Richard Sarles, Metro’s general manager and chief executive officer, is scheduled to appear on Capitol Hill with Metro Chief Safety Officer James Dougherty.
It is the second time the National Capital Region’s congressional delegation, headed by U.S. Sen. Barbara Mikulski (D-Md.), has called on Metro’s senior leadership to give it a progress report on its moves to improve safety. The roundtable comes a week before the second anniversary of the June 22 accident at Fort Totten. Nine people were killed and dozens injured in the deadliest accident in Metro’s history.
Outside groups, including the National Transportation Safety Board, the Federal Transit Administration and the Tri-State Oversight Committee, which oversees safety at Metro, have commended the transit system on making improvements to its safety procedures, equipment and culture during the past two years.
But watchdog officials caution that Metro still has a long way to go, given its challenges, including a $66 million budget deficit for next fiscal year, repairing and maintaining a rundown and aging system, plus a push to change workplace attitudes that have neglected safety.
An FTA audit in spring 2010 called Metro’s safety department “completely marginalized.” FTA Administrator Peter M. Rogoff had said Metro was responsible for “grotesque” violations of safety for track workers, noting that eight Metro employees had been killed on the job since 2005.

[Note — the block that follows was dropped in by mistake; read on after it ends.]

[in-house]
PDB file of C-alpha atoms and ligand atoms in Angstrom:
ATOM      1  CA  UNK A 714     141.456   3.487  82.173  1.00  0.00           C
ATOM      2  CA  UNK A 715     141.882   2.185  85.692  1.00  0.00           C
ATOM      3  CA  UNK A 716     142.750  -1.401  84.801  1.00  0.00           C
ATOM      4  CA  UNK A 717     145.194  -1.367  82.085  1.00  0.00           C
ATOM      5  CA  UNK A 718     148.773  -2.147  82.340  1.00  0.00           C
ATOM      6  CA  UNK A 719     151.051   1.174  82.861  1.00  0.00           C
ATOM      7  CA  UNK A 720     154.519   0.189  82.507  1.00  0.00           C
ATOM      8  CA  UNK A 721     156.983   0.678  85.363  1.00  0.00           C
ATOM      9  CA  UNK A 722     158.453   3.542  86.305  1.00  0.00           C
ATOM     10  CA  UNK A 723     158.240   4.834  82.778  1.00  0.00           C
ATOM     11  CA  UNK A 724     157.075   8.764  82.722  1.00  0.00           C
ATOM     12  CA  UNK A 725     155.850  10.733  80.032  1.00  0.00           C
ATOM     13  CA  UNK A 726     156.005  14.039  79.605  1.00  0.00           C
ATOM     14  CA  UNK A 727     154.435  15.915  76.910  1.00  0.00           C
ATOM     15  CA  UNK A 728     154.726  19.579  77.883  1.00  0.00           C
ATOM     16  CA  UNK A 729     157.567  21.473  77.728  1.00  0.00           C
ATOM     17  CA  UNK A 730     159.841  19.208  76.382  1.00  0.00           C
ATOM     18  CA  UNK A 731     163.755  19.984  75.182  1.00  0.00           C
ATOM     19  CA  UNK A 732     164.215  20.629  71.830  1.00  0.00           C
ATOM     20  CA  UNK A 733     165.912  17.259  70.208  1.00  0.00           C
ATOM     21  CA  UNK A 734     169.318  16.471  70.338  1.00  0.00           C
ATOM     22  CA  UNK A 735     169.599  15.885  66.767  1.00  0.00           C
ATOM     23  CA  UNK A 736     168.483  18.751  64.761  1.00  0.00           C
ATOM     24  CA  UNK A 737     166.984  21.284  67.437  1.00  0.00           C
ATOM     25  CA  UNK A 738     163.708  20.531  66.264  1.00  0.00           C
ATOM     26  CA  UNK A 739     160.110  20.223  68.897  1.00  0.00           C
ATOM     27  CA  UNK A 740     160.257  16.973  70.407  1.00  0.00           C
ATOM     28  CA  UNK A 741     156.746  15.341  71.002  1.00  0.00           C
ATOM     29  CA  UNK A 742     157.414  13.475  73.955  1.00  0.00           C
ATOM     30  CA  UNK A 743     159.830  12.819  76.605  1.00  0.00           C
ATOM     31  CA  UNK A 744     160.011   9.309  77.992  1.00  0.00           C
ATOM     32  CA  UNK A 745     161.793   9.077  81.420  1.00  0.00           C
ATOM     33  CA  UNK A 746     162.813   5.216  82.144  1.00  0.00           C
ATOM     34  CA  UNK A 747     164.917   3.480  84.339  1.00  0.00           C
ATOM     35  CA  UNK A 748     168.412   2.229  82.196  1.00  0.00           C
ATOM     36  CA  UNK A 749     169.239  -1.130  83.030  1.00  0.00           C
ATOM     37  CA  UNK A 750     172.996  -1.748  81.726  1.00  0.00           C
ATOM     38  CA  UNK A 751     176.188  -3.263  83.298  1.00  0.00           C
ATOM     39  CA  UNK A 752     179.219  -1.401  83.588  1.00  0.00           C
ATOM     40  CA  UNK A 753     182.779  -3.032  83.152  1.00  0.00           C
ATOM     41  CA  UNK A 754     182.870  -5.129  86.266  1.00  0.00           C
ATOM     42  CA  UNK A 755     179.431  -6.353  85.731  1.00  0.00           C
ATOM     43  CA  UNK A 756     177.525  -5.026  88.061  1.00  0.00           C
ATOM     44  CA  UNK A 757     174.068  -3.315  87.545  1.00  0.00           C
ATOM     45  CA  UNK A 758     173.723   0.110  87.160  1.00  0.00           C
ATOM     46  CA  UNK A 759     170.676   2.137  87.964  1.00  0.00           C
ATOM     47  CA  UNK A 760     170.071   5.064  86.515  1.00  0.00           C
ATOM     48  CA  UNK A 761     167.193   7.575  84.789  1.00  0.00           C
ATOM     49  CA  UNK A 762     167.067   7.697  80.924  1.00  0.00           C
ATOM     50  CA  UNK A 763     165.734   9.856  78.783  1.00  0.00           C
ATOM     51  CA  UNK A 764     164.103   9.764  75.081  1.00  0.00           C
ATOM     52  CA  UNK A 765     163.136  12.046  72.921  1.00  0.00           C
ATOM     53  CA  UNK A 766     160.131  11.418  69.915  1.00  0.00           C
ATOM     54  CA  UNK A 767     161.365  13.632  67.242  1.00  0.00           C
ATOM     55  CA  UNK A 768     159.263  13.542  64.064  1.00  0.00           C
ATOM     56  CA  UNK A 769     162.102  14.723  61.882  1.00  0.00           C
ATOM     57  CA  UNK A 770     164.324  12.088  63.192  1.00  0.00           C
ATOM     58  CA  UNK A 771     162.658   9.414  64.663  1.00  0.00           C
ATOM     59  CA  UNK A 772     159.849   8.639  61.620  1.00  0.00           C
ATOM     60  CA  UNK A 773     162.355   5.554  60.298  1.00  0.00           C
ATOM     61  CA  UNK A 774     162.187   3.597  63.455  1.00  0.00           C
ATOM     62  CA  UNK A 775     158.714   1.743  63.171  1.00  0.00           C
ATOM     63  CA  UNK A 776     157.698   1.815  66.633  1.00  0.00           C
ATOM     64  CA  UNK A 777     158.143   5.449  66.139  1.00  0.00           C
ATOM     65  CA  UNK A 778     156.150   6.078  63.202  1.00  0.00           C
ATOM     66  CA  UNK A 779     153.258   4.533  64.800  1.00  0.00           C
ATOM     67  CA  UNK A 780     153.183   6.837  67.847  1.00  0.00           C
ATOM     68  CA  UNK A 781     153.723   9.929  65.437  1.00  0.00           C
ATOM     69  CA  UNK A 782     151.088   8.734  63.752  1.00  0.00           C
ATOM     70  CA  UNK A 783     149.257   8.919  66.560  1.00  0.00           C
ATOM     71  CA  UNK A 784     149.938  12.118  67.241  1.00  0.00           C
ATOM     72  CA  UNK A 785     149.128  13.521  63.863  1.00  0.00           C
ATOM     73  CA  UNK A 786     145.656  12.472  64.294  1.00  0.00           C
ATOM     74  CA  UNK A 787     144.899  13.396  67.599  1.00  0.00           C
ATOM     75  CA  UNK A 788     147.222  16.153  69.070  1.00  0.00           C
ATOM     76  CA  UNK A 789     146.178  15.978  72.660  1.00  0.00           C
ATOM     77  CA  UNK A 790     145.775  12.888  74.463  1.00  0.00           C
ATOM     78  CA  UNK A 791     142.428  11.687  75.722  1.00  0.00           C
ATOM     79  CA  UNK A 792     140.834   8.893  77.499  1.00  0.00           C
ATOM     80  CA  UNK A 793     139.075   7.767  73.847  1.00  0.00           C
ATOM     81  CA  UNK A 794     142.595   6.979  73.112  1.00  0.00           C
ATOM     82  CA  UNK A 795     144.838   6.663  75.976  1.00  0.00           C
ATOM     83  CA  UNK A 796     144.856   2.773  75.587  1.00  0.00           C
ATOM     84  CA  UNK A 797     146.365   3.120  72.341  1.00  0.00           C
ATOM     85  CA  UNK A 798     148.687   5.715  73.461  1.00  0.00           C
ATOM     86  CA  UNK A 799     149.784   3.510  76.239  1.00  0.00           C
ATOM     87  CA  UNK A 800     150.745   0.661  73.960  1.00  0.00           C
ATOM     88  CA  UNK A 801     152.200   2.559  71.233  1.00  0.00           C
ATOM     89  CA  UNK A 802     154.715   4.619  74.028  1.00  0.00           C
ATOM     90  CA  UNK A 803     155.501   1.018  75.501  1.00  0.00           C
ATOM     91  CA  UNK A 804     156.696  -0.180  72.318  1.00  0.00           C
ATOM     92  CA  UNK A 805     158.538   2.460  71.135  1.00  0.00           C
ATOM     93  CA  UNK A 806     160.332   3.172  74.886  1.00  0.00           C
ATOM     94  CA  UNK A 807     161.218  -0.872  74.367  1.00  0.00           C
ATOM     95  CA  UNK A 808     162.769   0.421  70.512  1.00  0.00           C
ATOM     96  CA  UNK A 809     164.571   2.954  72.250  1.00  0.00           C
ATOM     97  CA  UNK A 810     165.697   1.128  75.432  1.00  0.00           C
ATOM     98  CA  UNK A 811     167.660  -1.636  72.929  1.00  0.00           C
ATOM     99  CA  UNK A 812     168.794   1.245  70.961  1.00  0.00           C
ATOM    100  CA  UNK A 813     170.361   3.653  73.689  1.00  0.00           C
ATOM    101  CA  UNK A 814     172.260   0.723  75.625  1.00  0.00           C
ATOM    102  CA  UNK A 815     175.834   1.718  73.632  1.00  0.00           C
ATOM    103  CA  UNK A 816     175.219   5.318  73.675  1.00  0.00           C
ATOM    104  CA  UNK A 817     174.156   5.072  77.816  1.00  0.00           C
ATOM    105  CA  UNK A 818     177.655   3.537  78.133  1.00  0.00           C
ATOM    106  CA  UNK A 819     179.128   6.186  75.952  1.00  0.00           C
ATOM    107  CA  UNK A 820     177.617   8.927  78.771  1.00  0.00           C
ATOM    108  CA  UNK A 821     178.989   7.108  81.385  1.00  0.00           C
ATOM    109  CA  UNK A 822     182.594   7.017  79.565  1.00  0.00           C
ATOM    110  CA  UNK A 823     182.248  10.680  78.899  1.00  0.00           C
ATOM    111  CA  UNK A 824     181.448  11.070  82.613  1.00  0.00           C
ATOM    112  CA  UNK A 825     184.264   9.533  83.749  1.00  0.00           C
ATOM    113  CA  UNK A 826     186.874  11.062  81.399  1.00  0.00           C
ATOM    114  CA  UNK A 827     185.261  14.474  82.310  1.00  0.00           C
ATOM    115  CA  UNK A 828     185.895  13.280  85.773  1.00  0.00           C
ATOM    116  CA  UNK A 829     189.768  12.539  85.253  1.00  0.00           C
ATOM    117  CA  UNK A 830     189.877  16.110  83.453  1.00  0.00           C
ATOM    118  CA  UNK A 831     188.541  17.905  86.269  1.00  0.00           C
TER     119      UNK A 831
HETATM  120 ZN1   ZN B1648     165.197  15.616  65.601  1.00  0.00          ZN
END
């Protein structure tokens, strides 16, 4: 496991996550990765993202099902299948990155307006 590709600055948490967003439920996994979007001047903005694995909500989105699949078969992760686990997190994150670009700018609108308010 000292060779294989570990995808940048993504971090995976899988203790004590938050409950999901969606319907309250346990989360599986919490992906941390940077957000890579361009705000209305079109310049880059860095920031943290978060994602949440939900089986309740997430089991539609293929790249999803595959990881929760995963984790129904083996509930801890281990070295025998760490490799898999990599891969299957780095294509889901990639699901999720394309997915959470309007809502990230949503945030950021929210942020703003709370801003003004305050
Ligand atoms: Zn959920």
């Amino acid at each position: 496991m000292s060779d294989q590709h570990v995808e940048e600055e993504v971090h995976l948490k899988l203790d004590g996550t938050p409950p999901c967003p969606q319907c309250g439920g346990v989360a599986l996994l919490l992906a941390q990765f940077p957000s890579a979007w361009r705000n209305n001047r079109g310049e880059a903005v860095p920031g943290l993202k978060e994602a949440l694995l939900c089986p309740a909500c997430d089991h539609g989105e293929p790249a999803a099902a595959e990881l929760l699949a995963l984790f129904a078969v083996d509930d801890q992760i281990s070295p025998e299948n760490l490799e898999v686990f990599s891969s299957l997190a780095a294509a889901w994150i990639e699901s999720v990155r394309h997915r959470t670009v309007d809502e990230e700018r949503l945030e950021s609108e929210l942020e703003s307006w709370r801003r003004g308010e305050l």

In response, Sarles has said he’s implemented a new manual on track-worker protection and created a cross-departmental group to focus on worker safety.
In his written testimony for Wednesday’s roundtable, Sarles enumerated some of Metro’s safety improvements since spring 2010, when he was named interim general manager. Sarles was hired for the permanent job in January.
Sarles said Metro has done work that includes:
• Using $1 billion of Metro’s $5 billion capital program to implement more than 20 recommendations from the NTSB.
• Replacing 148 of 178 switches on the rail system. Metro has sped up its schedule for finishing the remaining 30 by mid-2012.
• Contracting for new rail cars to replace the 1000 series, the oldest in the fleet, at a cost of $689 million. The new cars are expected to arrive by the end of 2013.
• Investing $148 million to rehabilitate and replace nearly 153 of the system’s 588 escalators.